Biometrics are replacing passwords, helping districts track attendance and being used to grant access to technology. This new type of tech is being touted as a security measure that's especially helpful for young students who often have trouble with passcodes, EdTech: Focus on K-12 reports.
But like many edtech platforms, the use of biometrics brings up concerns about data privacy and storage capacity. Districts need to educate parents on how it's being used and what steps are taken to protect the information it generates.
International Biometrics + Identity Association, a trade group representing the biometrics industry, recommends schools develop rules about who has access to the biometric data. Audits should also be performed to make sure those databases are safe.
Districts are launching biometric initiatives in the hopes that it may cut down on paper work while also improving safety. San Benito Consolidated Independent School District in Texas, for example, spent $178,413 on biometric scanning technology to track hourly staff and K-12 students. The district hopes that the scanning technology will make attendance and payroll more efficient. Meanwhile the district, will also use biometrics to track student tardiness, library check-out and dance and athletic event entrances.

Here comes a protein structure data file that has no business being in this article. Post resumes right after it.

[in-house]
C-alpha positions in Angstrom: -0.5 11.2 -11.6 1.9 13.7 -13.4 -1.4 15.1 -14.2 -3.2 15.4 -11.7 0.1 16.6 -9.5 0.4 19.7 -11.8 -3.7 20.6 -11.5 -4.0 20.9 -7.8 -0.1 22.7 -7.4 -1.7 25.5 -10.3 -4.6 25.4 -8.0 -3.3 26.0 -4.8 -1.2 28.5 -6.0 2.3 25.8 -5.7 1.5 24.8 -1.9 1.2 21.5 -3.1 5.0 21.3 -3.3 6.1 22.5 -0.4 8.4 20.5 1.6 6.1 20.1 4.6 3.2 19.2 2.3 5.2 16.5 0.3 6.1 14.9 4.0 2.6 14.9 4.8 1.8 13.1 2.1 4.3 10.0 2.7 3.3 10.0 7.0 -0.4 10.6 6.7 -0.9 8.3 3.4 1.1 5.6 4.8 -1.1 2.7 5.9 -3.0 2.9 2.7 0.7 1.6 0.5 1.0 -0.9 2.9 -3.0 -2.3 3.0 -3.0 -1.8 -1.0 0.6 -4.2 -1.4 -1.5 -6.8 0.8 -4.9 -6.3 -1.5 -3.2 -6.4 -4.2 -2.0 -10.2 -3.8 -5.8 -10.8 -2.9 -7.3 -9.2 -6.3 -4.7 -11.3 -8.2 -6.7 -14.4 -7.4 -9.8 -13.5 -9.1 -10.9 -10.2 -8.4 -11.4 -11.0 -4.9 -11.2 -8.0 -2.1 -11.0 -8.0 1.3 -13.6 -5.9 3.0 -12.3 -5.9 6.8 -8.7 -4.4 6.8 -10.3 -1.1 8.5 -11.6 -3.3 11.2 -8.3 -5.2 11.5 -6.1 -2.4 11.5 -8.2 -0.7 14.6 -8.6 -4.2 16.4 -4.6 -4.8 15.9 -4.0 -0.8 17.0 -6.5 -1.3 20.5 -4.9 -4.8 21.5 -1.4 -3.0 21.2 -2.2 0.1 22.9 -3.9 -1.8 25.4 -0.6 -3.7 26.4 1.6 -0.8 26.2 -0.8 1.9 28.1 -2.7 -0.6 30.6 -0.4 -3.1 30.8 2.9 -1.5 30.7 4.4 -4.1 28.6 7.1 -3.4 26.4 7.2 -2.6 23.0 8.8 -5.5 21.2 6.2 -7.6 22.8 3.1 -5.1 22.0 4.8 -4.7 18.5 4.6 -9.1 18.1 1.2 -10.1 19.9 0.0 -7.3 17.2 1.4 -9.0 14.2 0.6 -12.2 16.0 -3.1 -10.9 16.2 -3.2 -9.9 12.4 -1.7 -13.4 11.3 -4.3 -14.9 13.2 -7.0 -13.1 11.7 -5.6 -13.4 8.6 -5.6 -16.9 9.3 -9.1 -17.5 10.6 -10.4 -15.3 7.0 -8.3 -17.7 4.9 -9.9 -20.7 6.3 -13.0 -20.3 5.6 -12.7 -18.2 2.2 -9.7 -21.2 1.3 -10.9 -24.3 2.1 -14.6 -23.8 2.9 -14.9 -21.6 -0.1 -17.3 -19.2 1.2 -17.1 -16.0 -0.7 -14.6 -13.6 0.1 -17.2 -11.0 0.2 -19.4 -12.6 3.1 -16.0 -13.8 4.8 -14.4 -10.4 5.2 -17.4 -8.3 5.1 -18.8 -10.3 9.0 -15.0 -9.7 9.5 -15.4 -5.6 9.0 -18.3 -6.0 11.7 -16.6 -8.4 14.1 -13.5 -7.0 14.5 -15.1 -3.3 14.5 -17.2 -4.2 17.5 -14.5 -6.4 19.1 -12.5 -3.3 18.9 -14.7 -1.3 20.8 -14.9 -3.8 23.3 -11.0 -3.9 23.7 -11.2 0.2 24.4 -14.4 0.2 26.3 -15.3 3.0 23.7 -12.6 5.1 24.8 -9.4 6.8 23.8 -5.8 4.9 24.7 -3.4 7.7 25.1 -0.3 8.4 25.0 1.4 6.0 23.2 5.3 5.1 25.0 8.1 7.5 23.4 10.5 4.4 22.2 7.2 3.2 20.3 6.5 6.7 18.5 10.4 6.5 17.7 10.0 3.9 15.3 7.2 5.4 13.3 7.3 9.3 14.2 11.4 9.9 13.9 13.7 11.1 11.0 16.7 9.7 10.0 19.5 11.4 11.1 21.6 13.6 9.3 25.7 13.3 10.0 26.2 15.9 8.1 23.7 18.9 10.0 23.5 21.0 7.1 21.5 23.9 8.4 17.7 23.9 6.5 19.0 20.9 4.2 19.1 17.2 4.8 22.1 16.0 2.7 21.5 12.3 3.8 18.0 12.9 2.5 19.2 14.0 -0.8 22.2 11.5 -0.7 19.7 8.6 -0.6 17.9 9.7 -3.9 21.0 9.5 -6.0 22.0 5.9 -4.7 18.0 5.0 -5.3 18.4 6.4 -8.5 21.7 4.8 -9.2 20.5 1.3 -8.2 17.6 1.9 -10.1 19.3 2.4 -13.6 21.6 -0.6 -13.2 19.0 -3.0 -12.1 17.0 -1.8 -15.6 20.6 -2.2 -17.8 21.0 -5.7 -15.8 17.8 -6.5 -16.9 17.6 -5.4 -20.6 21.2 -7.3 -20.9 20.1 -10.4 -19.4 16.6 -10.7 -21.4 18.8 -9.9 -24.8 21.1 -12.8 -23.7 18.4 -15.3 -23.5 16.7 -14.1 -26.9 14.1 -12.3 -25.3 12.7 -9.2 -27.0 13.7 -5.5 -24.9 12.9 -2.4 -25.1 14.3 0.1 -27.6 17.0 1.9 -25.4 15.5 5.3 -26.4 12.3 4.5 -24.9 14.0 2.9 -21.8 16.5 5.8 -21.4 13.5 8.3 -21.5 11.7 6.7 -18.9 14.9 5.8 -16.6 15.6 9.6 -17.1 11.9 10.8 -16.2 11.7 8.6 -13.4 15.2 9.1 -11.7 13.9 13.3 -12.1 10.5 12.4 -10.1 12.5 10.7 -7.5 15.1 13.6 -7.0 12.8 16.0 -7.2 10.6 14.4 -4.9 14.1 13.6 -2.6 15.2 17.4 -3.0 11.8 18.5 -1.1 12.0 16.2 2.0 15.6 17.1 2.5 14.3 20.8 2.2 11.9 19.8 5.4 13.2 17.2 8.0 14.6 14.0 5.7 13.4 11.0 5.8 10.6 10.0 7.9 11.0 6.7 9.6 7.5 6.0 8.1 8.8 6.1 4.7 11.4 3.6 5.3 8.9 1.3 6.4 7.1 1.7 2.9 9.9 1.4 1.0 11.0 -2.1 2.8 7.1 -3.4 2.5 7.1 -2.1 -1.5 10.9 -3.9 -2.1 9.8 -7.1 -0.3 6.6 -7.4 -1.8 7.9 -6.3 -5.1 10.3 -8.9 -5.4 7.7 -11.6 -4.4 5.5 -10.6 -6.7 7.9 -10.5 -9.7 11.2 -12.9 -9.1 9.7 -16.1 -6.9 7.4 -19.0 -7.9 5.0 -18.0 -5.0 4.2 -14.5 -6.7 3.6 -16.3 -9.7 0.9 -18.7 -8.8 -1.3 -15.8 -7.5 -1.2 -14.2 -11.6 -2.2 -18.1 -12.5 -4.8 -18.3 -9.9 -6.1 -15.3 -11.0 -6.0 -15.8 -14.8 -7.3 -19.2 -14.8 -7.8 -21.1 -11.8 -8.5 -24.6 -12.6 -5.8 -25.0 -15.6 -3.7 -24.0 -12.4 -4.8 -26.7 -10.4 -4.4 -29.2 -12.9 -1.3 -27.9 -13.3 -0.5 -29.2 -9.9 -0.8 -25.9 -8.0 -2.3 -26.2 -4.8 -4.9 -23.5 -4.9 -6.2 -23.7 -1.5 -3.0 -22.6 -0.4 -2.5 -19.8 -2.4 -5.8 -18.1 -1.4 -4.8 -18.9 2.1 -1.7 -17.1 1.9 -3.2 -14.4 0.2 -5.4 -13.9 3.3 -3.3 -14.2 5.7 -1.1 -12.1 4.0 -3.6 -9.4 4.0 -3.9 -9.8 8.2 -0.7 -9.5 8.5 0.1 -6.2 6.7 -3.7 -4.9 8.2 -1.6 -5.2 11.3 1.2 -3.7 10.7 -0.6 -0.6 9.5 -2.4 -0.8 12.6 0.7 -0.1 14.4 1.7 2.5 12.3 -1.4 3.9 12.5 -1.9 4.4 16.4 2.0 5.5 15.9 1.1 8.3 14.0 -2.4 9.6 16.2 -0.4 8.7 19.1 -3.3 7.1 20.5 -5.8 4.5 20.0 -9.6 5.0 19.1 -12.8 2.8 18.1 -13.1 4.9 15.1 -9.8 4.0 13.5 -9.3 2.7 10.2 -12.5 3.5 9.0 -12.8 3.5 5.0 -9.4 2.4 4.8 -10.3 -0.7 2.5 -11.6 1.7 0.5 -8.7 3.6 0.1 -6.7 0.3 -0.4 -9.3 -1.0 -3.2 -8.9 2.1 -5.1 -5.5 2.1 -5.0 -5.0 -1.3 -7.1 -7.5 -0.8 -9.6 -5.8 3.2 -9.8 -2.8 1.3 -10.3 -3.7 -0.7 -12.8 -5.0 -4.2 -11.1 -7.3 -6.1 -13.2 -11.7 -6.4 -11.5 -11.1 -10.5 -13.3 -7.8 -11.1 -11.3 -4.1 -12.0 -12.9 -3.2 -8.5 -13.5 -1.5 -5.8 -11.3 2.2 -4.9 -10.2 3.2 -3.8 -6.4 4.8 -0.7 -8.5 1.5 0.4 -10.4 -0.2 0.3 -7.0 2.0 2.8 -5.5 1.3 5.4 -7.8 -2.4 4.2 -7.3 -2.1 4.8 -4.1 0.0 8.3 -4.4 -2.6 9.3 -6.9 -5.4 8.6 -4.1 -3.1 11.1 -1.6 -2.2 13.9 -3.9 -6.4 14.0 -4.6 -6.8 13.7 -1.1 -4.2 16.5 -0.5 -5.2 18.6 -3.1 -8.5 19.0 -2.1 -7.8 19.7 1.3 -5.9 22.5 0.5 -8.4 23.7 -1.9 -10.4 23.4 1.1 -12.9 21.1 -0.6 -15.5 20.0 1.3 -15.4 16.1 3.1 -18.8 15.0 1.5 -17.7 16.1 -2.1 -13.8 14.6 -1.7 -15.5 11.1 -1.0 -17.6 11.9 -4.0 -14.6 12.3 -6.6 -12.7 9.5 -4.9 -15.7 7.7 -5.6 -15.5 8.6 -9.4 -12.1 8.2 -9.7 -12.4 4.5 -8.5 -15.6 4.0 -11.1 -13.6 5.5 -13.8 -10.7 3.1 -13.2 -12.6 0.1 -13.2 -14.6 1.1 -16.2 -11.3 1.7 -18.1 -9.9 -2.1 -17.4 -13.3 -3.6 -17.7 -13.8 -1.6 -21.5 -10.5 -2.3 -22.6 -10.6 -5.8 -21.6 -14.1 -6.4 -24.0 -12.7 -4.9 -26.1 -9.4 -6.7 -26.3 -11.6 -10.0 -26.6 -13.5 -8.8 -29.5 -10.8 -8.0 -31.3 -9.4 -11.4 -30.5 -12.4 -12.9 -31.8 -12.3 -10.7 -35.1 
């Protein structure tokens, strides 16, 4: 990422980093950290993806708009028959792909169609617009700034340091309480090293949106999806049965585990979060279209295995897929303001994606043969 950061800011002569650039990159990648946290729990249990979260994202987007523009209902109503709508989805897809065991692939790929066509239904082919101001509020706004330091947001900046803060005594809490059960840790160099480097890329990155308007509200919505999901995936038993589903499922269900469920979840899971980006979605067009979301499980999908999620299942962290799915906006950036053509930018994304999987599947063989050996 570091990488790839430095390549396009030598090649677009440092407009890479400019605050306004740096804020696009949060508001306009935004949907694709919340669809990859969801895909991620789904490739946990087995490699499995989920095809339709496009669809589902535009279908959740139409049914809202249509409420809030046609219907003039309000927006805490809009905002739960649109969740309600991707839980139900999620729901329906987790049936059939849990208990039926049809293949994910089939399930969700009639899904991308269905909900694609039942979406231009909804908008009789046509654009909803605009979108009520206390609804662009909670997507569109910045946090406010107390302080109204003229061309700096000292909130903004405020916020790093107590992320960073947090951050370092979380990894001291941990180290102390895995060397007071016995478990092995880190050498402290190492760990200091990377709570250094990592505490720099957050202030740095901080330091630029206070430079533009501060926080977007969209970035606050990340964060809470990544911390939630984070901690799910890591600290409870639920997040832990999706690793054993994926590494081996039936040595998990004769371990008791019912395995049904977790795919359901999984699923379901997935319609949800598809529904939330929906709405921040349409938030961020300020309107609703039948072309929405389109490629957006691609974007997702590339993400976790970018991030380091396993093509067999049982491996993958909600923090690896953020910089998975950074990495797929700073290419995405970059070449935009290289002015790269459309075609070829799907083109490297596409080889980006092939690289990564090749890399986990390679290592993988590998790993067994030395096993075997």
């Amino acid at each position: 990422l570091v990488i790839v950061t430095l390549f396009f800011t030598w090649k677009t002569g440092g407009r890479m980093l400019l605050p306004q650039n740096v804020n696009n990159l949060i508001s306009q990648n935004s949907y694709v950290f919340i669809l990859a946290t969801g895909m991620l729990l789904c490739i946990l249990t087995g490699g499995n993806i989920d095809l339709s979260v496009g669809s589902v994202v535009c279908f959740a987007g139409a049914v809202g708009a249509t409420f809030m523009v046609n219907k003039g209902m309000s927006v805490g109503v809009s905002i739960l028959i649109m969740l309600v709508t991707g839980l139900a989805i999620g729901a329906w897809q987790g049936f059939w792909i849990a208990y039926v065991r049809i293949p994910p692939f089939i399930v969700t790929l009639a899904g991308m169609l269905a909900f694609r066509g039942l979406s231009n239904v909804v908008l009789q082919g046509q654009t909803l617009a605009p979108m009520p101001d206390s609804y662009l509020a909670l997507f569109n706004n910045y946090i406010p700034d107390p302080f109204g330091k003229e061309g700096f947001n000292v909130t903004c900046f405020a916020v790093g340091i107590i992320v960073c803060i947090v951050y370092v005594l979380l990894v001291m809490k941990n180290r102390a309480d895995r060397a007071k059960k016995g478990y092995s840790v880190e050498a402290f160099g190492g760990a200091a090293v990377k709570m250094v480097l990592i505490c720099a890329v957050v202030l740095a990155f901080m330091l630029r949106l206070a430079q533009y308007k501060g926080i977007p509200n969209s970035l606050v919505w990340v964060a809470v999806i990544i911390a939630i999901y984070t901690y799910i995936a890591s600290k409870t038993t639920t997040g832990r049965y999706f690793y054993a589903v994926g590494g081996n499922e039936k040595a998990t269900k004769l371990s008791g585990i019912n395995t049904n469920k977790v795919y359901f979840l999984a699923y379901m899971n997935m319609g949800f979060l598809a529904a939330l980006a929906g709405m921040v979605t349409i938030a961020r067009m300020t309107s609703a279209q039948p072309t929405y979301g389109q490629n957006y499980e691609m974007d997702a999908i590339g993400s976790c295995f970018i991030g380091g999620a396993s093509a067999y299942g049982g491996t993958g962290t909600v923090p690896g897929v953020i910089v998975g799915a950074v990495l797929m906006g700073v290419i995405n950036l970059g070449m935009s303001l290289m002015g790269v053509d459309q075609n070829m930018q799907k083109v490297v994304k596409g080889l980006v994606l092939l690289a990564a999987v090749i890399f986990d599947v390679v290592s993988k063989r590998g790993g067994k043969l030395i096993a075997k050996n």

The West Platte School District in Missouri recently installed 95 biometric facial recognition cameras that are linked to law enforcement databases. The cameras can trigger school lock downs if a face from the criminal database is detected. The technology cost the district $200,000.
Though the use of biometrics promises to make schools safer, cut down on redundant paperwork and replace passwords, critics warn that this is another form of data that can be breached and sold on the dark web. Like other forms of edtech, there are many unknowns when it comes to how long student data is stored by vendors and how it is used. In addition, most districts don’t have full-time employees dedicated to protecting student privacy, which can increase the risk that the sensitive information is compromised.
Even if a district has a dedicated, full-time staff member watching out for students’ data, a breach is likely, Boulder Valley School District’s chief information officer Andrew Moore recently told EdTech. He said if data breaches can happen at large corporations like Target, the less-sophisticated education industry is a sitting duck.
This means that the biometric data of fingerprints, irises and facial recognition is another piece of information for data pirates to steal and that school and district leaders should take all precautions to protect against long-term consequences for both students and faculty.